Proof: If n = 4k (k = 1, 2, 3, ...) then we can write (?) as
xk

4

+ yk

4

= zk

4

As k ranges over the positive integers Theorem 4.1 ensures that the equation will never have a
non-trivial solution. Hence we have proven FLT for all exponents that are multiples of 4.

Now it’s clear that if FLT is proven for any particular n, it is also proven for all positive
multiples of n. Therefore it is sufficient to prove FLT for all the prime numbers. That is precisely
why mathematicians like Lam´e and Legendre proved prime cases like n = 7 and n = 5, instead of
n = 6 which follows from n = 3.

8

Meijke Balay-Mickelson

5

Fermat’s Last Theorem

Eisenstein Integers

The proof of cubic exponents is slightly more complicated than the one for fourth powers, but
will use the same kind of logic as the previous case. The original proof by Euler which works only
in Z is very lengthy, but thanks to Gauss’ technique of working in other rings we can explore a more
elegant proof using Eisenstein integers, another set of complex numbers. The Eisenstein integers
are named after Gotthold Eisenstein. They are very similar
√ to Z[i] except instead of i they are
based upon the primitive cube root of unity, ω = 12 (−1 + i 3), called such because it is the first
complex solution to z 3 = 1 (one may verify).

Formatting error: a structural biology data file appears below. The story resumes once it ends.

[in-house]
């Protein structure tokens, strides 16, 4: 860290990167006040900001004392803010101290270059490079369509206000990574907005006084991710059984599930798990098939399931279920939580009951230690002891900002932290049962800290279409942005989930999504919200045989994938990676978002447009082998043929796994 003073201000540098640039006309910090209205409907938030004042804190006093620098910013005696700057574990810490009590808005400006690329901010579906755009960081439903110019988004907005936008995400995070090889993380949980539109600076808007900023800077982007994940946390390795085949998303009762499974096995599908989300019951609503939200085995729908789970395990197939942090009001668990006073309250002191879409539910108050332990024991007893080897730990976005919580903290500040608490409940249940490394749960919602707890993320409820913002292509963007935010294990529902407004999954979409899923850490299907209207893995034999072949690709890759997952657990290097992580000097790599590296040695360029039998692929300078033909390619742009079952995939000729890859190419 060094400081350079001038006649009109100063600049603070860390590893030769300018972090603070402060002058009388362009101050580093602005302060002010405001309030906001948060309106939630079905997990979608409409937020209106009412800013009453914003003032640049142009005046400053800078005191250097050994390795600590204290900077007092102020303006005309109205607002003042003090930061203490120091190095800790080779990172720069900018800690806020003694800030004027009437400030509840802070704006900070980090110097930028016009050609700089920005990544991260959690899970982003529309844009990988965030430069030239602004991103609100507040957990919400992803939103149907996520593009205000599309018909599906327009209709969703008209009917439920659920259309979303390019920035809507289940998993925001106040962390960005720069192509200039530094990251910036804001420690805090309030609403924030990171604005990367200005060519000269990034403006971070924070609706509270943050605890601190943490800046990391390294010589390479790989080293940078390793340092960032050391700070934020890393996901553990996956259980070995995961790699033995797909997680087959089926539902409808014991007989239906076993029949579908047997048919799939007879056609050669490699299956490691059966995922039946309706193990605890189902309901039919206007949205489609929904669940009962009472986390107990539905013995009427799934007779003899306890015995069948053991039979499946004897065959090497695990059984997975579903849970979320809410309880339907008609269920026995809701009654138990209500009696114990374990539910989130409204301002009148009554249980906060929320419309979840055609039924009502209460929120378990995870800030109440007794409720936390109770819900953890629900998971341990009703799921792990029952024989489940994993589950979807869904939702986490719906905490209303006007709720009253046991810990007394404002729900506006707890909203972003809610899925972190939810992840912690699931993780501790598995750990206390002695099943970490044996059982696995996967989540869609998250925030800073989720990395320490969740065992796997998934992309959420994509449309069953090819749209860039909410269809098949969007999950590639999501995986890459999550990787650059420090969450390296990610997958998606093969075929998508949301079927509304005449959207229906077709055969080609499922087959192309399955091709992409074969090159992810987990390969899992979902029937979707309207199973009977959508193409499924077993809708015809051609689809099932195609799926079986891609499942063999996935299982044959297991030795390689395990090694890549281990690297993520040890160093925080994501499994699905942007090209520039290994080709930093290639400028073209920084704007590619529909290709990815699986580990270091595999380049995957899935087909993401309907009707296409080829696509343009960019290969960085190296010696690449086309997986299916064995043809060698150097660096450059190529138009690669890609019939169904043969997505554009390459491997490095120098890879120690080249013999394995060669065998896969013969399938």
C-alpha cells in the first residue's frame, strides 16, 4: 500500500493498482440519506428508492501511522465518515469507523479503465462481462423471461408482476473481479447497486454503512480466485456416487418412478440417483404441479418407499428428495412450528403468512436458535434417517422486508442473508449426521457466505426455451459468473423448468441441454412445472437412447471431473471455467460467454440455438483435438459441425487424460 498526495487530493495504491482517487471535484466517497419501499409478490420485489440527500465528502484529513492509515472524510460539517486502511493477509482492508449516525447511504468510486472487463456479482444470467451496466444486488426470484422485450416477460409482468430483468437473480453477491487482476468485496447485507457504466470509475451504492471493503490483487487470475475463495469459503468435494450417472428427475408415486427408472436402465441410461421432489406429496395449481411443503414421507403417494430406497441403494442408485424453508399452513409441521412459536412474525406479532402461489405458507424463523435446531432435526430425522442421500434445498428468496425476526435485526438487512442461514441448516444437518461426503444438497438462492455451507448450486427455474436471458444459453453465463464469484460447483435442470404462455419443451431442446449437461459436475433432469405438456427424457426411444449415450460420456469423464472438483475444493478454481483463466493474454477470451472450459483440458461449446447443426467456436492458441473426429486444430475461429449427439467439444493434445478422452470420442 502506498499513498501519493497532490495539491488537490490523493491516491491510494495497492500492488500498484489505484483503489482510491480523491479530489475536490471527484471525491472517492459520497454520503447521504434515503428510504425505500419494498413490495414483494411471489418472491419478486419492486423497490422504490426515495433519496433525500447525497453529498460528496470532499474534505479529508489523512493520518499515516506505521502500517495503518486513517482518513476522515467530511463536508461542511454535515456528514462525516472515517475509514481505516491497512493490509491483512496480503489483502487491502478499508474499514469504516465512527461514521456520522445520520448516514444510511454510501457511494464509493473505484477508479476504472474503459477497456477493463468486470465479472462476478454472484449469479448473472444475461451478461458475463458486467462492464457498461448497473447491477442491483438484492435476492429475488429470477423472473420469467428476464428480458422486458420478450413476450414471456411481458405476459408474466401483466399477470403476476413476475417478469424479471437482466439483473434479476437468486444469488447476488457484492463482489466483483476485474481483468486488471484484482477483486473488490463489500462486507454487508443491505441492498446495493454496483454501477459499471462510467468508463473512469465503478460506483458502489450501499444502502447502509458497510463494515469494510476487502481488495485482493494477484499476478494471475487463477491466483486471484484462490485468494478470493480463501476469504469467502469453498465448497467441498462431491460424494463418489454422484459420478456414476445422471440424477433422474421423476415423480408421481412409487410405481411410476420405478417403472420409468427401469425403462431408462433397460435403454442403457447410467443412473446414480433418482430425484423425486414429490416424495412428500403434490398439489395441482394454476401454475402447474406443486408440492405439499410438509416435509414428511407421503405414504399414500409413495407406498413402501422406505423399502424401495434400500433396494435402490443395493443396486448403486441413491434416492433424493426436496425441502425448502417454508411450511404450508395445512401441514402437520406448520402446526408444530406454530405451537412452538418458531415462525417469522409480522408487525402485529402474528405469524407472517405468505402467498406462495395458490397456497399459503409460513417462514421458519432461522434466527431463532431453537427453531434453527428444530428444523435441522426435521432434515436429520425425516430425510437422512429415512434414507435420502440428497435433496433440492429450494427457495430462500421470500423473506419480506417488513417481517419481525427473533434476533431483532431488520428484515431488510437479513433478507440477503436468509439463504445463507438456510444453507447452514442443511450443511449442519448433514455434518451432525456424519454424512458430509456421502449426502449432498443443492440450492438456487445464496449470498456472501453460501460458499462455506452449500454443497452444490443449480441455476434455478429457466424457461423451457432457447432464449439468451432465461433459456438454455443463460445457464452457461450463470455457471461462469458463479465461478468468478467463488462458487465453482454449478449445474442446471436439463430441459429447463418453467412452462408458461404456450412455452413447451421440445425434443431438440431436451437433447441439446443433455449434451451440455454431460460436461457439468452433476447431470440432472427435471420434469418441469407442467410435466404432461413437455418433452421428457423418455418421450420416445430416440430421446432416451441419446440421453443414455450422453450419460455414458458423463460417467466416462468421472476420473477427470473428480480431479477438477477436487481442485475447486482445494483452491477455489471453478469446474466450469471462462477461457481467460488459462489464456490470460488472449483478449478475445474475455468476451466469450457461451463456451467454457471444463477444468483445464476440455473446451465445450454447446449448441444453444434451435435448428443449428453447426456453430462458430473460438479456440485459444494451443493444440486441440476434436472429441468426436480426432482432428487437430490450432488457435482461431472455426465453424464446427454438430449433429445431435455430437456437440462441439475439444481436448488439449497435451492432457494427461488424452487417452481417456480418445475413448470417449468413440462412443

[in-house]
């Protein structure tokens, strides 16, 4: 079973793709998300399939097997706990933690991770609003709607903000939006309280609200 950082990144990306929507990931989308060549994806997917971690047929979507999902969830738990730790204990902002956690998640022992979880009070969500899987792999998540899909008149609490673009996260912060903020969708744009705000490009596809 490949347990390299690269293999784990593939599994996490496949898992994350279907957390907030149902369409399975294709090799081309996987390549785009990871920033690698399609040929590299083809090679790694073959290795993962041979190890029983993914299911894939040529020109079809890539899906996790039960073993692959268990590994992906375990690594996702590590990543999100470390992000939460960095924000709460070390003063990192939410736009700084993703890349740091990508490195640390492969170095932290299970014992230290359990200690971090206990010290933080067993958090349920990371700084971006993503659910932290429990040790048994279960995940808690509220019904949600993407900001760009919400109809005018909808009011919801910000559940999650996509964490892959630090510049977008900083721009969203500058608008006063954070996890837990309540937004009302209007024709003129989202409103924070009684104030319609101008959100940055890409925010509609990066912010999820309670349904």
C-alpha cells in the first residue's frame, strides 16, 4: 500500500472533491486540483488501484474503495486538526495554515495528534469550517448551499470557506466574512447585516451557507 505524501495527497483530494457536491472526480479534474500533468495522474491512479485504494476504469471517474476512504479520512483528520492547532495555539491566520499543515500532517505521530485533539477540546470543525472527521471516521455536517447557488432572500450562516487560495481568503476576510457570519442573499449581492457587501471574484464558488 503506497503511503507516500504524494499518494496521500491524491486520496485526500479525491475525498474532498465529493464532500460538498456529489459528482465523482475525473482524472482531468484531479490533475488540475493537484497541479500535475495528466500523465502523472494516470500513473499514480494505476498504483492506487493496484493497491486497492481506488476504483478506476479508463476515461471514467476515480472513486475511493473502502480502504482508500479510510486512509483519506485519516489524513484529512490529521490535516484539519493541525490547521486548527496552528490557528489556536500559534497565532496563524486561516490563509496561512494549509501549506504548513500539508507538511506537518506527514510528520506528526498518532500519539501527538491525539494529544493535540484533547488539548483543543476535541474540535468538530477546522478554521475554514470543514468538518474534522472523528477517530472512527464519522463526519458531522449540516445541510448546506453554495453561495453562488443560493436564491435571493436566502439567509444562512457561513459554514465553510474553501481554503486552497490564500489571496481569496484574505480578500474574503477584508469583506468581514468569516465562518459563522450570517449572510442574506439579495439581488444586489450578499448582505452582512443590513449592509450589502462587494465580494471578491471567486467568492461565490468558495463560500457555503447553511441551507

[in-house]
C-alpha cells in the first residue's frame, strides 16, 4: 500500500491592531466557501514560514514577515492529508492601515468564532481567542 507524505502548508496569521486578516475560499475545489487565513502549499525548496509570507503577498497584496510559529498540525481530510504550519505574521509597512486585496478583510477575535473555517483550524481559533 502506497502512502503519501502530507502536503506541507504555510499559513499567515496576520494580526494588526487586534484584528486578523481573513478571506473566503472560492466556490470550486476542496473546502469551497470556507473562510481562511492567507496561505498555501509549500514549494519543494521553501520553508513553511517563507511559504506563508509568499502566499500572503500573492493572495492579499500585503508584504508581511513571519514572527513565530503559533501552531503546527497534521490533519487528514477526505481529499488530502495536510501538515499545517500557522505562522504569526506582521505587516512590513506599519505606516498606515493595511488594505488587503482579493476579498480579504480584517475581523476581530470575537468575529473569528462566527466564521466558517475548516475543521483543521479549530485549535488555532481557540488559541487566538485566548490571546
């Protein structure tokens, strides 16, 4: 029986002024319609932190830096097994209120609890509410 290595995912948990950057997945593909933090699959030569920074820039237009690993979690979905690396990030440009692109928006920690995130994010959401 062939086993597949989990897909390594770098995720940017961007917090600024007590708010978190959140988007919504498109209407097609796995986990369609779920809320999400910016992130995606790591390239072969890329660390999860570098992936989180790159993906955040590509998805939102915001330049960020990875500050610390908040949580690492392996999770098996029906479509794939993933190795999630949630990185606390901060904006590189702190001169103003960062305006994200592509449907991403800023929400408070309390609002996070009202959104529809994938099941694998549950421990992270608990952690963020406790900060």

Definition 5.1 The Eisenstein integers are the set
Z[ω] = {x + ωy : x, y ∈ Z}
where ω is the primitive cube root of unity.

Z[ω] is also a unique factorization domain [5], so
associates, divisibility, and primality are defined identiFigure 4: The Eisenstein integers form cally to Z[i], except the units of Z[ω] are
a triangular lattice in C [3]
{±1, ±ω, ±ω 2 }. One thing to note about ω. It is a solution to z 3 − 1 = 0 which can be factorized as
(z − 1)(1 + z + z 2 ) = 0
Since z 6= 1 we get
1 + ω + ω2 = 0

(♥)

a nice property which will be useful in computation. From
this property and the fact that ω 3 = 1 it’s clear that a
major advantage Z[ω] will be the interesting new possible factorizations. For example, similar to
how we factored x2 + y 2 = (x + iy)(x − iy) in Z[i], we can now factor x3 + y 3 :
x3 + y 3 = (x + y)(x2 − xy + y 2 ) = (x + y)(xω + yω 2 )(xω 2 + yω)

9